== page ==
Another example of political considerations trumping military ones during this period involved Lincoln's untimely detachment of Blenker's division from General Irvin McDowell's large corps and its reassignment to General John C. Fremont's Mountain Department. Rafuse likely concurs with the argument that Blenker's poorly executed odyssey into the mountains can be best described as a militarily unsound exercise designed to pad Fremont's command in a way that would bring it up to numbers commensurate with the general's lofty military rank and Radical Republican party influence. The author cautions against overexaggerating its significance as a factor on the Peninsula line of operations, or if kept with McDowell, but does persuasively determine that Blenker's absence was keenly felt in the Valley, where Banks could clearly have used his large division to greatest effect against Jackson's countermove there.

Opinion remains divided on the matter of President Lincoln detaching McDowell's corps from McClellan's army upon deeming the latter's agreed upon provisions for leaving the national capital fully defended to be a promise dangerously unfulfilled. Rafuse is very sympathetic to Lincoln's (over)cautious position. Though McClellan was subsequently vindicated by events as they unfolded during the week following McDowell's detachment and beyond, the author joins other writers in heavily criticizing McClellan for employing "sloppy accounting," and, just as important, neglecting to clearly communicate his creative bean counting to his superiors before departing to the front. McClellan's alleged underhandedness in this sensitive arena needlessly gave his growing enemies more ammunition to use against him. Rafuse justifiably questions whether anything McClellan could have said might have mollified Lincoln's extreme skittishness over the safety of the capital, but he suggests that McClellan's failure to even try was a "gross error" (pg. 116) in judgment that further damaged the already crumbling relationship between the two. Undoubtedly, that was so.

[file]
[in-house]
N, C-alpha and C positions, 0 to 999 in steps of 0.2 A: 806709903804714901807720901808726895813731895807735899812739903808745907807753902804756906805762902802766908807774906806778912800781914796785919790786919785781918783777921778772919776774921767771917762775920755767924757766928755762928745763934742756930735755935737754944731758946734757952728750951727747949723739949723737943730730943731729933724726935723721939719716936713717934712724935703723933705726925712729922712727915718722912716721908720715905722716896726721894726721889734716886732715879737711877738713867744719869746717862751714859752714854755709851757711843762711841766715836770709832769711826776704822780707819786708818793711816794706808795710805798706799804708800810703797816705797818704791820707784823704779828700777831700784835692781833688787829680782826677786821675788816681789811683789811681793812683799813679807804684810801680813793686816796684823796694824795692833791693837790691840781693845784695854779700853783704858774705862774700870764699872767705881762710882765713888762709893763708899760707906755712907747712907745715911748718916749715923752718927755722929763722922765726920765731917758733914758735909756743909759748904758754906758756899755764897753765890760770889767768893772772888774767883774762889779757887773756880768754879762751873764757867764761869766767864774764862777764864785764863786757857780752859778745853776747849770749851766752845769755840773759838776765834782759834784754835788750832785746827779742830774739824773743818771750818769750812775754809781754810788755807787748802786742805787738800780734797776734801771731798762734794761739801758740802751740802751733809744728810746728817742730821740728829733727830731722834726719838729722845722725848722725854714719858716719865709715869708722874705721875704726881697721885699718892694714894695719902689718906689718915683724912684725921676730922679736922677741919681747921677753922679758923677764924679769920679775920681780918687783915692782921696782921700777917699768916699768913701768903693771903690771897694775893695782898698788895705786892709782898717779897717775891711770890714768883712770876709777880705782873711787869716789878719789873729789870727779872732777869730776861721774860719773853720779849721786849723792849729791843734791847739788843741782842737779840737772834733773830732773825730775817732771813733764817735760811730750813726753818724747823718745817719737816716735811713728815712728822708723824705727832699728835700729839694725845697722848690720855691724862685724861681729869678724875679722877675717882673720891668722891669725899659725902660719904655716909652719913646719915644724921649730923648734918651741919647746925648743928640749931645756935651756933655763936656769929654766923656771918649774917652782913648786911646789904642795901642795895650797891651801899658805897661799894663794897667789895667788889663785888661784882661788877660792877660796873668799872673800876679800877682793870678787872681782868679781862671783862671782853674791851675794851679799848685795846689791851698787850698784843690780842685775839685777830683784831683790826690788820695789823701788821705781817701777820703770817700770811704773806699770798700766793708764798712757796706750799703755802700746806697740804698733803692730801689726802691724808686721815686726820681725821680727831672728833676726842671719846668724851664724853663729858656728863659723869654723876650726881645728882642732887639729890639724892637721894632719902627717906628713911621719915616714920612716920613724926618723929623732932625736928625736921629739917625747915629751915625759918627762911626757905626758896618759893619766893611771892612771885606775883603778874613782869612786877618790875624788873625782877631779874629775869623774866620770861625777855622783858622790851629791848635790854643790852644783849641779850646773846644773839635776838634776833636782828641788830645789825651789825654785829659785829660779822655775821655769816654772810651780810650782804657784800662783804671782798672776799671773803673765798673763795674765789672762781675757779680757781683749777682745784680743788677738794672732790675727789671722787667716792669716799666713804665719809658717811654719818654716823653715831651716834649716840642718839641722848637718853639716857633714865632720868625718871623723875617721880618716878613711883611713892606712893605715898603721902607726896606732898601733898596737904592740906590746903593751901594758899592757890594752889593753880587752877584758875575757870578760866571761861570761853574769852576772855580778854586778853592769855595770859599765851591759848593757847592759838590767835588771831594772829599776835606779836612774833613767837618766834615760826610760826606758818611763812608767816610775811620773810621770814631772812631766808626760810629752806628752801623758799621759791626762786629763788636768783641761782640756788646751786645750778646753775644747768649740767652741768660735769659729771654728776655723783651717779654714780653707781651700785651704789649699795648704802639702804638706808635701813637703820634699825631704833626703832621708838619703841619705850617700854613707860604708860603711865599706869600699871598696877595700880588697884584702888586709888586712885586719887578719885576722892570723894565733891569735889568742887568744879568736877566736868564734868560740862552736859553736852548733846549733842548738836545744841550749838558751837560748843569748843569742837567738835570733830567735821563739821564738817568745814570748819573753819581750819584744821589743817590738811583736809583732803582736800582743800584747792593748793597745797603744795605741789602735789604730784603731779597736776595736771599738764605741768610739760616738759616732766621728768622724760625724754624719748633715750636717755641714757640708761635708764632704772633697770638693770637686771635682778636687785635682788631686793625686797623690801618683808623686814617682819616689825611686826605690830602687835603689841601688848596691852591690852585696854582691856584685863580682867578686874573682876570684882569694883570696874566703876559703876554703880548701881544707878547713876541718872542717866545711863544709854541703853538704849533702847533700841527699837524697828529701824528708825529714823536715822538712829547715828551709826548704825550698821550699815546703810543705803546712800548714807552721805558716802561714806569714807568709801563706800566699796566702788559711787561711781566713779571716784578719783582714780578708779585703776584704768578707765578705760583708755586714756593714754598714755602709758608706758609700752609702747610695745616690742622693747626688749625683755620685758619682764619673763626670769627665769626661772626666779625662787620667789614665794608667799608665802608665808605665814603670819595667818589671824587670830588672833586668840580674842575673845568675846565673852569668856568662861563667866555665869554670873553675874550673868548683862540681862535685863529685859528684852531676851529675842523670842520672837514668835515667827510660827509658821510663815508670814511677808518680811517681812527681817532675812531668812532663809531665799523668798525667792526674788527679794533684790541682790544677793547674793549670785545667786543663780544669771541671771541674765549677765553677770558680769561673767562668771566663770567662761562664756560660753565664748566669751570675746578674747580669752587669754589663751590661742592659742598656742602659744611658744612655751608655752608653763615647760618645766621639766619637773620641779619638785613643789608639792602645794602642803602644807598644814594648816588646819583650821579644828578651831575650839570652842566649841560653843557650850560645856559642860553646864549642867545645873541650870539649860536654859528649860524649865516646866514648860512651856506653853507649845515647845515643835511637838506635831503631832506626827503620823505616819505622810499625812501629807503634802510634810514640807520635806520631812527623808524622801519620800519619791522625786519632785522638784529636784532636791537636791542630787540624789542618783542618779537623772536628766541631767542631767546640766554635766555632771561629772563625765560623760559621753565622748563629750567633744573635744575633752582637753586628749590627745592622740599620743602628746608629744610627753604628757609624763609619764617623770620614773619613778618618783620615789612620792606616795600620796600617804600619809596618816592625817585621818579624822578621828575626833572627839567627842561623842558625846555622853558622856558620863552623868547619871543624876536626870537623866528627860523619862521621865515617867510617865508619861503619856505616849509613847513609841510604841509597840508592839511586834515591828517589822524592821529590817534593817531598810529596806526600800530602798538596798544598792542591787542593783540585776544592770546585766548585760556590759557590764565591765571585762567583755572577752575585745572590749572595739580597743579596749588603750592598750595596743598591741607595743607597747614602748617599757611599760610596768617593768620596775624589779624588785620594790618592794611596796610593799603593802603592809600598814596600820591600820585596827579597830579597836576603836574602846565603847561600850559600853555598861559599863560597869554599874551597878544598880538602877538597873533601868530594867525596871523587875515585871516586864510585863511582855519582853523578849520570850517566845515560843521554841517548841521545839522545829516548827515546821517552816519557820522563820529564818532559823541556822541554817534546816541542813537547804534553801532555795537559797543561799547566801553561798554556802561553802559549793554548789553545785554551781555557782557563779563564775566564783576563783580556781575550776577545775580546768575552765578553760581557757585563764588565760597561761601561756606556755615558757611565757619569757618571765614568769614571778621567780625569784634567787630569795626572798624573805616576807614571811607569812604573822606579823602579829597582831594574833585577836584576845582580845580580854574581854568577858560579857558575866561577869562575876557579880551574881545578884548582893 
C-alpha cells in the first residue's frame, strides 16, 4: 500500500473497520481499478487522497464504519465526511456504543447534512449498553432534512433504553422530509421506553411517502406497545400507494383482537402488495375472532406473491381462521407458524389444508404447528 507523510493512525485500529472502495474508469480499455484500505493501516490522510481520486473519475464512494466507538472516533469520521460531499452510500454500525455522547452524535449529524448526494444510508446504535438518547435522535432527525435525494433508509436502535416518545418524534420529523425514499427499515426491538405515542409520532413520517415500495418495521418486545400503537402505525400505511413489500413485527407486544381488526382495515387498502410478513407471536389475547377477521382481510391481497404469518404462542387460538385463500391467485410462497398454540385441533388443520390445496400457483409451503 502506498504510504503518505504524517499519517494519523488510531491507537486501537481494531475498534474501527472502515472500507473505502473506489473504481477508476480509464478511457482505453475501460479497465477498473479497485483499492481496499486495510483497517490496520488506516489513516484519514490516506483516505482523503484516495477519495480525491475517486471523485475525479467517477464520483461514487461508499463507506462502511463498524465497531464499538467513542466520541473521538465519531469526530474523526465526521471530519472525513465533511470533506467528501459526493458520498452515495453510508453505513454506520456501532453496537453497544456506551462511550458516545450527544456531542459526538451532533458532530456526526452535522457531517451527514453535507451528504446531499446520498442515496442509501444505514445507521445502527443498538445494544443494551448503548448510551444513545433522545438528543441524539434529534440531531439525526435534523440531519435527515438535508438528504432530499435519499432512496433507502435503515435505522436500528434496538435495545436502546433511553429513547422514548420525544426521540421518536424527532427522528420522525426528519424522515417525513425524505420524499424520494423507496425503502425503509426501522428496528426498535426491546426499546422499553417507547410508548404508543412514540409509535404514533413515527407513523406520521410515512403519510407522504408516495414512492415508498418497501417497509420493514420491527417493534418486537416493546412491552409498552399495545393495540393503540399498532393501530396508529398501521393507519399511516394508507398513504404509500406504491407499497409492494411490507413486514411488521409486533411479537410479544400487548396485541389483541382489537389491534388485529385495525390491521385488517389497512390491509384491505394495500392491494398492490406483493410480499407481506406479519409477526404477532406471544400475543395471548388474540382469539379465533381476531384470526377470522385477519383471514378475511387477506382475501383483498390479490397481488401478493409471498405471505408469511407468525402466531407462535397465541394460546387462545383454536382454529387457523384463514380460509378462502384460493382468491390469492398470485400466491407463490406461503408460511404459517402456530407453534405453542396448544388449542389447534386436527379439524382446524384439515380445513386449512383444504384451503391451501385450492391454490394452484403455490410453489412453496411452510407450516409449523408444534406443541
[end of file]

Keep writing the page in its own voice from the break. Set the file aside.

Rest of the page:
However, that would not be the only time McDowell's attachment/reinforcement would be denied. Later, when assigning blame for the Peninsula Campaign's unfavorable outcome, Lincoln's last-second decision to withhold from McClellan, whose army was divided in anticipation, the full power of McDowell's divisions would prove to be a large bone of contention. While that controversial decision on the part of the administration is beyond the scope of this study, an aspect of it relevant to this time period involves unjust accusations levied against McDowell himself by McClellan's supporters. They believed that McDowell conspired with his administration allies to carve out a large independent command for himself  rather than work toward assisting the Army of the Potomac near Richmond (a perception furthered by Lincoln's creating for McDowell the short-lived Department of the Rappahannock). There's no evidence to support this, however, the truth being quite the opposite. As was also revealed in Simione and Schmiel's recent McDowell biography, Rafuse convincingly portrays McDowell as being just as frustrated as McClellan was in being constantly held back from rejoining the Army of the Potomac for its (presumed) climactic assault on Richmond.